Vintage record covers
An Ear to the Sounds of Our History, is a series of works made from LP record covers drawn from an extensive archive of spoken-word vinyl records. The collection dates from 1948 to 1984, tracing a period when political speech was often recorded on and disseminated through vinyl records. Using the album covers to stand as symbols for various political movements throughout history, I arrange them into “sentences” in which I can make a proposal about some relationships
between history, politics and speech. In these “sentences,” certain realities stand as glaringly obvious while incongruent historical moments interact and converge. I am interested, in the work, about the singular transhistorical dimension of recorded voice, a material that conducts the same acoustic properties as everything about the original context in which the voice was recorded changes dramatically as days, months and years pass. Here the accessibility, dissemination, and preservation of these voices, demonstrates the limits and contradictions of mythologized values about public and political speech.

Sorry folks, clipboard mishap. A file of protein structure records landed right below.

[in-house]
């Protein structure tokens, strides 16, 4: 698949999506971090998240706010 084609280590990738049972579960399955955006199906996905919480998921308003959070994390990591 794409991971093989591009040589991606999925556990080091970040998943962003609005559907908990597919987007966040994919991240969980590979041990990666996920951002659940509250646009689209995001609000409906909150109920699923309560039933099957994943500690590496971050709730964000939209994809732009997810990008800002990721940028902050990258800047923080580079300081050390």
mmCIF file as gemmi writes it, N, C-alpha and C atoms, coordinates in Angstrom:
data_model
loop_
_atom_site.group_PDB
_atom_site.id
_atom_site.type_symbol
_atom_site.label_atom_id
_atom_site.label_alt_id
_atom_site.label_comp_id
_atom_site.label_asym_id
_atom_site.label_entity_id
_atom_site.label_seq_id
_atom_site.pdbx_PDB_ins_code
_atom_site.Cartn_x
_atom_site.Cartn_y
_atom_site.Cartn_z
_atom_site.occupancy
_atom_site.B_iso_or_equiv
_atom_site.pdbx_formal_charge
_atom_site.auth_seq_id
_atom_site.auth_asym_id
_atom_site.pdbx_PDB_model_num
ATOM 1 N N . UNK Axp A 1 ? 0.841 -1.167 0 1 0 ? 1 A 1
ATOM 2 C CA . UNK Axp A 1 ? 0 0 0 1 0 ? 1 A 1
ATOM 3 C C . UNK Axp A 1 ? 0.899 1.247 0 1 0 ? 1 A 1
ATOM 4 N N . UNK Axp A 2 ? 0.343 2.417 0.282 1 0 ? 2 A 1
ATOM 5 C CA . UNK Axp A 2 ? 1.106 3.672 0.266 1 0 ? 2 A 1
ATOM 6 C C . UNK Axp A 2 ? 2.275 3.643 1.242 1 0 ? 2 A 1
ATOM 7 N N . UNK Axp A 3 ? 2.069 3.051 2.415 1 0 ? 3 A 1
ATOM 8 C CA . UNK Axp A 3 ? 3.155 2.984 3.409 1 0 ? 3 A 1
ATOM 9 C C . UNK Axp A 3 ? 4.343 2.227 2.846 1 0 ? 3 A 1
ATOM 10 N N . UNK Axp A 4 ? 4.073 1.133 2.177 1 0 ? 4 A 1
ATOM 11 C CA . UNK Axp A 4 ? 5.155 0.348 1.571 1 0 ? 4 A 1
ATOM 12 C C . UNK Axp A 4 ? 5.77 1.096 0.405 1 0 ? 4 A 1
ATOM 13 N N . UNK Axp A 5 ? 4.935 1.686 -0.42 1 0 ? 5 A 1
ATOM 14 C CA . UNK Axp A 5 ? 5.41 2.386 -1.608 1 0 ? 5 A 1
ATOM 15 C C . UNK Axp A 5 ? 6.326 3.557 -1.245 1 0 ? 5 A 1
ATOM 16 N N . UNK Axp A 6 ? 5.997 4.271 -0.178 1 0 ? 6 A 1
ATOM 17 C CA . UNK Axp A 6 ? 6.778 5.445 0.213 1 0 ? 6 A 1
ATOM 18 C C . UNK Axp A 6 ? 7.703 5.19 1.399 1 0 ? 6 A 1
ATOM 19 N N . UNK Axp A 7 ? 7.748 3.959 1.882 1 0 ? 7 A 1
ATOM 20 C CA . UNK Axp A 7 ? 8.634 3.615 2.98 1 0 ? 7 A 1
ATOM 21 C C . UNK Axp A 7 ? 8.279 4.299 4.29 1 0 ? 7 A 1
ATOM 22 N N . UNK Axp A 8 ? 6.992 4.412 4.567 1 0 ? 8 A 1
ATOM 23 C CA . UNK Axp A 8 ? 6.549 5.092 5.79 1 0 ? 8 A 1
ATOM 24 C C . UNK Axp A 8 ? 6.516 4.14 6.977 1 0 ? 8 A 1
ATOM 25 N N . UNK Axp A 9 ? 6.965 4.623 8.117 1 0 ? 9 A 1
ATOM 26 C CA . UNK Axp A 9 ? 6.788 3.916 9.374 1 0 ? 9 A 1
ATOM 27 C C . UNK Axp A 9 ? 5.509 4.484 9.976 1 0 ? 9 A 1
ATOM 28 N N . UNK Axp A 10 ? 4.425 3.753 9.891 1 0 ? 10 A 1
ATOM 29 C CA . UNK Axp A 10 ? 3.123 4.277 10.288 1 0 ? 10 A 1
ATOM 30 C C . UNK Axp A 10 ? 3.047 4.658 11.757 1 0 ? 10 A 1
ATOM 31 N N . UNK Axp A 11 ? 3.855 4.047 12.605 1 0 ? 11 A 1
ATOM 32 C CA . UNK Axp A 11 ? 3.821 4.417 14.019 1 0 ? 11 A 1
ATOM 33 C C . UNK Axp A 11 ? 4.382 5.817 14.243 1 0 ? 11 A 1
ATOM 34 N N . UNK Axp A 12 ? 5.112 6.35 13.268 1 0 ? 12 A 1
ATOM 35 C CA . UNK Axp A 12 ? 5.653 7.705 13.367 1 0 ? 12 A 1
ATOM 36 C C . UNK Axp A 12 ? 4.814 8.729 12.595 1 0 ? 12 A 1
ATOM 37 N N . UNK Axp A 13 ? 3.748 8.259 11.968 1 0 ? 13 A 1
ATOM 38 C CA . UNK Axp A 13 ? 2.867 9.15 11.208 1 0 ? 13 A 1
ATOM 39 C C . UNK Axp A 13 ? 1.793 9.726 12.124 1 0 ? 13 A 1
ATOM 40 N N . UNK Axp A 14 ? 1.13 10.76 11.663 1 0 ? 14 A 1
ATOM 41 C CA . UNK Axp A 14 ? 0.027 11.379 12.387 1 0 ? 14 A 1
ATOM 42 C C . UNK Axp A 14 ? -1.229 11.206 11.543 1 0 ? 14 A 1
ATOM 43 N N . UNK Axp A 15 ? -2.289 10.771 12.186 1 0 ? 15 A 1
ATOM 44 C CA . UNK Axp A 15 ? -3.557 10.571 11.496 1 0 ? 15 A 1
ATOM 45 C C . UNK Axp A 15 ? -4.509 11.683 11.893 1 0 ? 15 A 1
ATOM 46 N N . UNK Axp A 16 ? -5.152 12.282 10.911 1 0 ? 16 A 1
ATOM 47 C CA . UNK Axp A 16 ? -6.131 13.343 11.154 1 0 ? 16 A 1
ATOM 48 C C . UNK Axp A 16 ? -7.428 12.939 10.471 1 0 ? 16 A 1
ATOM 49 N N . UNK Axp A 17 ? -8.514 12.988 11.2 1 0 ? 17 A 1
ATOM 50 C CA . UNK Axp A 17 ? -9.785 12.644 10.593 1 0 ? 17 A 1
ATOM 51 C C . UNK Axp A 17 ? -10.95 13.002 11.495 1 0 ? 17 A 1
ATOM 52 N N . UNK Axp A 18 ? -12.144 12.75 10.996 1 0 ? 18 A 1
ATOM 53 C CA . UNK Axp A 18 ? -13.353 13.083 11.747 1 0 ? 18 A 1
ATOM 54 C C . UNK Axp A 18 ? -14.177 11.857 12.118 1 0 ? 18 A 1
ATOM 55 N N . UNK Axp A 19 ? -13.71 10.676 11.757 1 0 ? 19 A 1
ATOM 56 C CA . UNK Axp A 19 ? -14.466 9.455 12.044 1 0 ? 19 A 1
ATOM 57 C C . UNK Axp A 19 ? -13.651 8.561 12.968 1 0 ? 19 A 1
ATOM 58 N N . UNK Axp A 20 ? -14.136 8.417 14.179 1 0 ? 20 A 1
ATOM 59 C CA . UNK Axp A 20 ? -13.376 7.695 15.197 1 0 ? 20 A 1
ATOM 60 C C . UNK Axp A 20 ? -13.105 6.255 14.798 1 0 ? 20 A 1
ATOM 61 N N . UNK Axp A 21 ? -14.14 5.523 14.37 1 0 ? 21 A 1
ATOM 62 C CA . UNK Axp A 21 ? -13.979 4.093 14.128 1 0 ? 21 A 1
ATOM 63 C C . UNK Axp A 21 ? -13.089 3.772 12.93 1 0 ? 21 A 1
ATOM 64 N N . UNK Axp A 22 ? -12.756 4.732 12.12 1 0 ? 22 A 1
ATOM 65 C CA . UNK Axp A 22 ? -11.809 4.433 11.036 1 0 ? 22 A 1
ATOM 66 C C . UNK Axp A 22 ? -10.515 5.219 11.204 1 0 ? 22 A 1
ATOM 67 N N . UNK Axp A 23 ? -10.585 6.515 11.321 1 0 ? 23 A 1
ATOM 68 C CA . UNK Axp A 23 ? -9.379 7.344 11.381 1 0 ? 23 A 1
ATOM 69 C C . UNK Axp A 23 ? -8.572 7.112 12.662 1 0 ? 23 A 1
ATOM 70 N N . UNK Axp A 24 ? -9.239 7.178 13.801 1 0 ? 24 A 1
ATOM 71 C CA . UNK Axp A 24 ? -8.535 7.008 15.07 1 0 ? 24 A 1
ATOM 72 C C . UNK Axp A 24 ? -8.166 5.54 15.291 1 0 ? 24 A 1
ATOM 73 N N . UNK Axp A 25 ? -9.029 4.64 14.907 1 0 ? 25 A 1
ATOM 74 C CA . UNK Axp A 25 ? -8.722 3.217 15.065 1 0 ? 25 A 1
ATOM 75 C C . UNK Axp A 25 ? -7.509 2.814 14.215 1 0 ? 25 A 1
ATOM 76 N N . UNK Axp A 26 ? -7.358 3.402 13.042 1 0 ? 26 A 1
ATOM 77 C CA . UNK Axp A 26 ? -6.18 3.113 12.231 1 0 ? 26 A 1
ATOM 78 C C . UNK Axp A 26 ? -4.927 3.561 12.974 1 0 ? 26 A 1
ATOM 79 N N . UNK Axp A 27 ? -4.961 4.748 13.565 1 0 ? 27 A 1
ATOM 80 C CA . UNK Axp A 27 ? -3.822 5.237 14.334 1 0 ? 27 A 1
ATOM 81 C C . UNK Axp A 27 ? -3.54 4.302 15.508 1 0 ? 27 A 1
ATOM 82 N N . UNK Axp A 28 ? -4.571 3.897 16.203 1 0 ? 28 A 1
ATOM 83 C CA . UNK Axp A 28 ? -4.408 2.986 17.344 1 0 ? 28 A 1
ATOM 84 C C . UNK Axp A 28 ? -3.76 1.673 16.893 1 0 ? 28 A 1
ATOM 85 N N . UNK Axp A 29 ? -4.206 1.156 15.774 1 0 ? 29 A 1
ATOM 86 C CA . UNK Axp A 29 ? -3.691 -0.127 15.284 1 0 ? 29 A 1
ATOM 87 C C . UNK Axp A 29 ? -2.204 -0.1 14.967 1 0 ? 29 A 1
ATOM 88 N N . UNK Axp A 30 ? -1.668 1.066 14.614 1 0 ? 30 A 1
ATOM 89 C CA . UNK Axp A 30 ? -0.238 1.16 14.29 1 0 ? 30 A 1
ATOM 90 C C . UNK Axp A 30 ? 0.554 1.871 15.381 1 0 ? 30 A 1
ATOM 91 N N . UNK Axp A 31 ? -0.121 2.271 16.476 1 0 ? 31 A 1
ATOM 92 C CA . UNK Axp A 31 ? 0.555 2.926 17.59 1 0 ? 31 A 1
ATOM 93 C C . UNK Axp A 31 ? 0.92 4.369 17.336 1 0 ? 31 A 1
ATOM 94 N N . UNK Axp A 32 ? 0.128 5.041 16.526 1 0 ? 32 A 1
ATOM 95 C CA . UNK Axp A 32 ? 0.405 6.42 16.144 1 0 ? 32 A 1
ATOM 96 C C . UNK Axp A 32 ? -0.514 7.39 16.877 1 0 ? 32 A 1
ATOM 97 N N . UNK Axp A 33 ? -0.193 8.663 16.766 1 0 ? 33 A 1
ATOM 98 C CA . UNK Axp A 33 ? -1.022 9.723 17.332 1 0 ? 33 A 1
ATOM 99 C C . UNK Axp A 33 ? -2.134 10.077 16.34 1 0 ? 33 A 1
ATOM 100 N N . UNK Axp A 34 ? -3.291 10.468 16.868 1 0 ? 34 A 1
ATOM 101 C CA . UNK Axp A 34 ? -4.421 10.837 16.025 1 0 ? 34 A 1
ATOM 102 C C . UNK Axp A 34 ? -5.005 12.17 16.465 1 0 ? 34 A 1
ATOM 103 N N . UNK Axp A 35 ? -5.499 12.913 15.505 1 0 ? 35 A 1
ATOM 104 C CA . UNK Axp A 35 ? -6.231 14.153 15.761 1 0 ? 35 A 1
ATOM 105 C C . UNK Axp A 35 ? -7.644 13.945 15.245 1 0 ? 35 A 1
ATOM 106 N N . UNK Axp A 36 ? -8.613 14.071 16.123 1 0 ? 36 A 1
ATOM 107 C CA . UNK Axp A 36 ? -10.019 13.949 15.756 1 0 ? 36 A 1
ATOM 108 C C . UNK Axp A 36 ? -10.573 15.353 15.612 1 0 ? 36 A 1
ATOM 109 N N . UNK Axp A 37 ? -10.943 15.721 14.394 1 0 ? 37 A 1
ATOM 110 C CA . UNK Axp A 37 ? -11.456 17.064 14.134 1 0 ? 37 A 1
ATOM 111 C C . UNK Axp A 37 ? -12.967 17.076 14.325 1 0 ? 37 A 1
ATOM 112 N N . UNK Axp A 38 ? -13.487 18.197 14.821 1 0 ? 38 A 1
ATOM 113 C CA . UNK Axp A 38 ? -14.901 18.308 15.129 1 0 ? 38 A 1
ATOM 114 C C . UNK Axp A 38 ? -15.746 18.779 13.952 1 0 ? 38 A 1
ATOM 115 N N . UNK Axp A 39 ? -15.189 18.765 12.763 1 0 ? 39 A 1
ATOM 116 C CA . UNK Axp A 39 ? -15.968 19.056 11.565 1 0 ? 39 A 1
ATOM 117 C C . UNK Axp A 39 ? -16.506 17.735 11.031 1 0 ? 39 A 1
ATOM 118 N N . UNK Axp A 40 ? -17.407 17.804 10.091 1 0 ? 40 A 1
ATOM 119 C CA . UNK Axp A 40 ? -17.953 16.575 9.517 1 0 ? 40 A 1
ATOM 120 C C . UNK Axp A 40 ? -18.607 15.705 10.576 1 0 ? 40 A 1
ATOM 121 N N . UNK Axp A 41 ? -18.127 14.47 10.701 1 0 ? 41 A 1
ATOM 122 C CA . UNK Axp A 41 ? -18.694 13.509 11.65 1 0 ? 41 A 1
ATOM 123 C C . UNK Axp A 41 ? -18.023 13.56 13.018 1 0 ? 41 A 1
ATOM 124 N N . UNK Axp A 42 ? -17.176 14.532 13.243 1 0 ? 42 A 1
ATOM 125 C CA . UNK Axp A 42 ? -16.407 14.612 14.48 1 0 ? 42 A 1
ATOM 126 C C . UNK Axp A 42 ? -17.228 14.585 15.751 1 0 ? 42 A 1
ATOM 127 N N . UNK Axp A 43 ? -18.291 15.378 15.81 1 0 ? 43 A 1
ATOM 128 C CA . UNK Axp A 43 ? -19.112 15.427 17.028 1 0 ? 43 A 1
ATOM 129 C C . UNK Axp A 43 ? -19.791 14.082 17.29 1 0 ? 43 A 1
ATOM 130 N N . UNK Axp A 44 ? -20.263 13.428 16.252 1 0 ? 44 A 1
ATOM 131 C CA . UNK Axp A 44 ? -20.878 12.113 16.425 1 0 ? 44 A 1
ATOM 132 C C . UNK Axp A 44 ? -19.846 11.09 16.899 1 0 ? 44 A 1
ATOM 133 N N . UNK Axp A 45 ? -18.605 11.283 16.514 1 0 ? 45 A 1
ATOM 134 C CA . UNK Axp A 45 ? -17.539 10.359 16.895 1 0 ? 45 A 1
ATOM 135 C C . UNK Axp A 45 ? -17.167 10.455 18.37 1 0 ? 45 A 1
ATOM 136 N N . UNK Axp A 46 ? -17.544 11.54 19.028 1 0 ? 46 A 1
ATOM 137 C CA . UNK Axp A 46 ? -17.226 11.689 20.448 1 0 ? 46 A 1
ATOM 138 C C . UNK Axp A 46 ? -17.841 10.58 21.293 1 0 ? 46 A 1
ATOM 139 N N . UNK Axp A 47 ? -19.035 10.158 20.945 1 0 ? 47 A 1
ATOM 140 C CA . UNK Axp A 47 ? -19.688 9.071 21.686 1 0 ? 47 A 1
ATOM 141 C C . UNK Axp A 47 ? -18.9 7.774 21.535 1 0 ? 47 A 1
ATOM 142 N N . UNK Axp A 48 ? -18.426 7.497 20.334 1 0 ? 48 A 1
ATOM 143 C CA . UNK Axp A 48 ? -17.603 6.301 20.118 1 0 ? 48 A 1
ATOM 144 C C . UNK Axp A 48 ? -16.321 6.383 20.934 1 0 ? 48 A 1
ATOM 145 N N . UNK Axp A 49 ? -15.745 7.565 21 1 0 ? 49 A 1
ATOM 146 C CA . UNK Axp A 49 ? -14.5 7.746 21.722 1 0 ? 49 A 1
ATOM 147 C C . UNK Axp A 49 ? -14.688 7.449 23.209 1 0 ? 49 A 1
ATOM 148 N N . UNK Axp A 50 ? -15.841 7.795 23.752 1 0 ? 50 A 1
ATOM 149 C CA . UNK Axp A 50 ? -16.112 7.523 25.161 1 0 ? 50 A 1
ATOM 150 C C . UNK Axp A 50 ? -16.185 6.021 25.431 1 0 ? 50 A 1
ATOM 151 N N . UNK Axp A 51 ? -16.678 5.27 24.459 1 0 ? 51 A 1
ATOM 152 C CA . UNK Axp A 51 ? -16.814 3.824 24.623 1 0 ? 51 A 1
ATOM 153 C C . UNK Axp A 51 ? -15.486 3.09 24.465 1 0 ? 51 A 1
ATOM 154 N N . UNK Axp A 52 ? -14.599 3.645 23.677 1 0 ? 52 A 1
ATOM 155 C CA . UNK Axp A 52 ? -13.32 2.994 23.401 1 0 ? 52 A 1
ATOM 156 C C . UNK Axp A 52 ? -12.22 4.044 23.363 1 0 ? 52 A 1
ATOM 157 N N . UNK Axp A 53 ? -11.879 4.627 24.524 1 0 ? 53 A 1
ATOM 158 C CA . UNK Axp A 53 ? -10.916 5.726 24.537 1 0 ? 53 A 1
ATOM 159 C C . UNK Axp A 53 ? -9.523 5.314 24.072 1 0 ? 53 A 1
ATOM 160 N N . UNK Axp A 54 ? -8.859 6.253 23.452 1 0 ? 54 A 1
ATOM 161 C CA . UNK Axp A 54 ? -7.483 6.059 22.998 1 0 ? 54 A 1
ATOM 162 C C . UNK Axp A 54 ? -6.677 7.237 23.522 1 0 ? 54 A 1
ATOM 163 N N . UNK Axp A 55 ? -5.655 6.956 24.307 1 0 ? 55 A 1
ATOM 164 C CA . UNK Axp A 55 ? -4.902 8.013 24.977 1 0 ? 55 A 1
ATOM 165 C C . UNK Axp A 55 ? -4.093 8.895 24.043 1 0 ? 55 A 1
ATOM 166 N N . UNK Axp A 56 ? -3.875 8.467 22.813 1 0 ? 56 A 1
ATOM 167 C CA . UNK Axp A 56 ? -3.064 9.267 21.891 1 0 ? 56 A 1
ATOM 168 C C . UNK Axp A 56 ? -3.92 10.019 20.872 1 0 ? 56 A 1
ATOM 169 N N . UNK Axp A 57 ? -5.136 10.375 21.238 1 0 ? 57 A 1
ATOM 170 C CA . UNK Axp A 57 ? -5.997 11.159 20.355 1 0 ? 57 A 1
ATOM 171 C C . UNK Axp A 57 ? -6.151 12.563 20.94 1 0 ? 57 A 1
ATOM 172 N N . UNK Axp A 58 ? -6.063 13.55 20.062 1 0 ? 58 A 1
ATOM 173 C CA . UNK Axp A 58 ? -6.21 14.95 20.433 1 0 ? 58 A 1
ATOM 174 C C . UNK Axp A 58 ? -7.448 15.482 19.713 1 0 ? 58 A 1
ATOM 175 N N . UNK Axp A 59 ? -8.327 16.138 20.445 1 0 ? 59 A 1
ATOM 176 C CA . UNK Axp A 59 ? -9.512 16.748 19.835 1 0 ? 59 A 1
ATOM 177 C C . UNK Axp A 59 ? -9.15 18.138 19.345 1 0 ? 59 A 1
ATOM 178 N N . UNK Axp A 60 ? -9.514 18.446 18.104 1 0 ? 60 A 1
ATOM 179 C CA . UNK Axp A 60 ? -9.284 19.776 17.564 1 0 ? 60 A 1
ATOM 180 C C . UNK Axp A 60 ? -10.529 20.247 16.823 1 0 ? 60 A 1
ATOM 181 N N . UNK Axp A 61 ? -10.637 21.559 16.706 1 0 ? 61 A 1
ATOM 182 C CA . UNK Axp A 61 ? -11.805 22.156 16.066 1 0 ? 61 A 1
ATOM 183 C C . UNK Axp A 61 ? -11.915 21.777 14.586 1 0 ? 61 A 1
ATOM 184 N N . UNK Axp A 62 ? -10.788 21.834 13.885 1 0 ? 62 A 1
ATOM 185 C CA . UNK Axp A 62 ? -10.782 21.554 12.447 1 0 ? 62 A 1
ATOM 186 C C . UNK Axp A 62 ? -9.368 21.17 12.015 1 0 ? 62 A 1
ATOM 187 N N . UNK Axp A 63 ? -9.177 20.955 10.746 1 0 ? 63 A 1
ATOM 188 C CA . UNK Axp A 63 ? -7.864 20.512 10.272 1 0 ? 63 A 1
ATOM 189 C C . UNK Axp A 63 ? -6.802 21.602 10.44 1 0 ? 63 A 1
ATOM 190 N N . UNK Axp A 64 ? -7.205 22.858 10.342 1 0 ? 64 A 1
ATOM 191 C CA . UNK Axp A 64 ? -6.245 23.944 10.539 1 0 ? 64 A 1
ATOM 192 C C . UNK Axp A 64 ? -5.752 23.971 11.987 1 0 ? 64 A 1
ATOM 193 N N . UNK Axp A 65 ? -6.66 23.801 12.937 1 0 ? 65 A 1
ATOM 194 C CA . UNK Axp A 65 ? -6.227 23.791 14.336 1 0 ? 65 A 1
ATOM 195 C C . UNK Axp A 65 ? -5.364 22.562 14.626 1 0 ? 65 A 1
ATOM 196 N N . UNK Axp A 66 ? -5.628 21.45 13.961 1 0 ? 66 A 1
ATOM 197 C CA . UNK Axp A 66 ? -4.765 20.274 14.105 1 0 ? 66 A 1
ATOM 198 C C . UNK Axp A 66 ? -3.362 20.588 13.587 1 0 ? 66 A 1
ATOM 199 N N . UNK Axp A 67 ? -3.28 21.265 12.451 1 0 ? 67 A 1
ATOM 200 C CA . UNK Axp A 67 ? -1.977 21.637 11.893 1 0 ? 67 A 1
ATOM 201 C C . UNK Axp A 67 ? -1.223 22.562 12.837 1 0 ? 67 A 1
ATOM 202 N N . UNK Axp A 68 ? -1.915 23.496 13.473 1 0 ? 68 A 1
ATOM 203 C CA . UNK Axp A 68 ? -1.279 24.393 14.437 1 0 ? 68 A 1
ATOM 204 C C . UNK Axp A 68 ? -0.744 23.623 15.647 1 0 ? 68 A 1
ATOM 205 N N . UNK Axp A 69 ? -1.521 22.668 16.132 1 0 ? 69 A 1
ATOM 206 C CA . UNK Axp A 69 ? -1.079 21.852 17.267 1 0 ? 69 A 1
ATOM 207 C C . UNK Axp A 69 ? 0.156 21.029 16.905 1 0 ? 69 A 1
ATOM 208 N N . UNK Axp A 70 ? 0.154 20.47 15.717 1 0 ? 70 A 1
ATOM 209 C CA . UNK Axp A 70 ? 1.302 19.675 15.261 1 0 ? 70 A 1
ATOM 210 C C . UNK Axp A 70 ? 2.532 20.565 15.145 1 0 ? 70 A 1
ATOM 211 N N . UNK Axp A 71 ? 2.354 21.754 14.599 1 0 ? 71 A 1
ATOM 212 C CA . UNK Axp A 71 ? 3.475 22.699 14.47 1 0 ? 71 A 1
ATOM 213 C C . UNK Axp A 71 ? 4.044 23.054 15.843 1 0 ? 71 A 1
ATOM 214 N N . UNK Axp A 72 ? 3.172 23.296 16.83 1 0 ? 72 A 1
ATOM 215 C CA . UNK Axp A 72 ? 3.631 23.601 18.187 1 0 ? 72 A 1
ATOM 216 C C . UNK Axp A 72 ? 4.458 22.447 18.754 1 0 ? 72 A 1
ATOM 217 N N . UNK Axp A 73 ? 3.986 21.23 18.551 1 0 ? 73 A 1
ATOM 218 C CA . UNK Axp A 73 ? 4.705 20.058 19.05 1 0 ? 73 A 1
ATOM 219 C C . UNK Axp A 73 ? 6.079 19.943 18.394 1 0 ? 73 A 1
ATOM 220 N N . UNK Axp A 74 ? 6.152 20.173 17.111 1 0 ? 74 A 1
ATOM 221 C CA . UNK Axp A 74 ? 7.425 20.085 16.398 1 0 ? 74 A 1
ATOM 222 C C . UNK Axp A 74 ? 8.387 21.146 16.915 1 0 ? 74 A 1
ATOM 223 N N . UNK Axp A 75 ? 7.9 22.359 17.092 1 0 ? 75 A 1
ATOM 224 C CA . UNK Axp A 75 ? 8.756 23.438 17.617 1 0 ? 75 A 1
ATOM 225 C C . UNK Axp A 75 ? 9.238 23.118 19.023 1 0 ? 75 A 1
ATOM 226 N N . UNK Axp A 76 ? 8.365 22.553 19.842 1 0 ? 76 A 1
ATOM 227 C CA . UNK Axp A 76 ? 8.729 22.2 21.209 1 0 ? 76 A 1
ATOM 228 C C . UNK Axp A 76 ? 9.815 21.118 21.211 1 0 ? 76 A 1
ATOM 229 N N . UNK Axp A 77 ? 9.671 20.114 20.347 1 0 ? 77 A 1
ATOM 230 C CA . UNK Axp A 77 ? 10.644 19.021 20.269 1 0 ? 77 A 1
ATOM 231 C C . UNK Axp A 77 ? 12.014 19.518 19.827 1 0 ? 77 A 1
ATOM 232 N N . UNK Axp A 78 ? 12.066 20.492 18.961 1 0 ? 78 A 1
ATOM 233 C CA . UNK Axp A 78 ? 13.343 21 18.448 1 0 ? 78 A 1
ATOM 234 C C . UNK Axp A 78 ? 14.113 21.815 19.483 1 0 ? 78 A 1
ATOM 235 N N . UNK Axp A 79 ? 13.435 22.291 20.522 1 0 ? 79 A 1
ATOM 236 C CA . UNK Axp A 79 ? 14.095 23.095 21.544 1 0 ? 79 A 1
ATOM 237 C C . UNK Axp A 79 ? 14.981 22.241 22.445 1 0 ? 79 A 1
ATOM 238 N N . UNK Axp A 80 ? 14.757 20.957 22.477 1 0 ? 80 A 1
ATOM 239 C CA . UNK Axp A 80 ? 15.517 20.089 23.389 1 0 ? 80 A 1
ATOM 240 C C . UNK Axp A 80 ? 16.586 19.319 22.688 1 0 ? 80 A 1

The work was initiated by a 2004 performance, that I thought of as Spoken Word DJ-ing, I did at an event hosted by LTTR at Art in General. I did another performance of this ‘Spoken Word DJ’ at the Guggenheim Museum in New York in 2010 as part of the exhibition Haunted. An adapted version of the installation, displayed as a single wall installation of 110 record covers in a grid, was shown at the 2011 Venice Biennial in the exhibition ‘Speech Matters’ at the Danish Pavilion. The work has since been grouped into ‘sentences’ of varying lengths.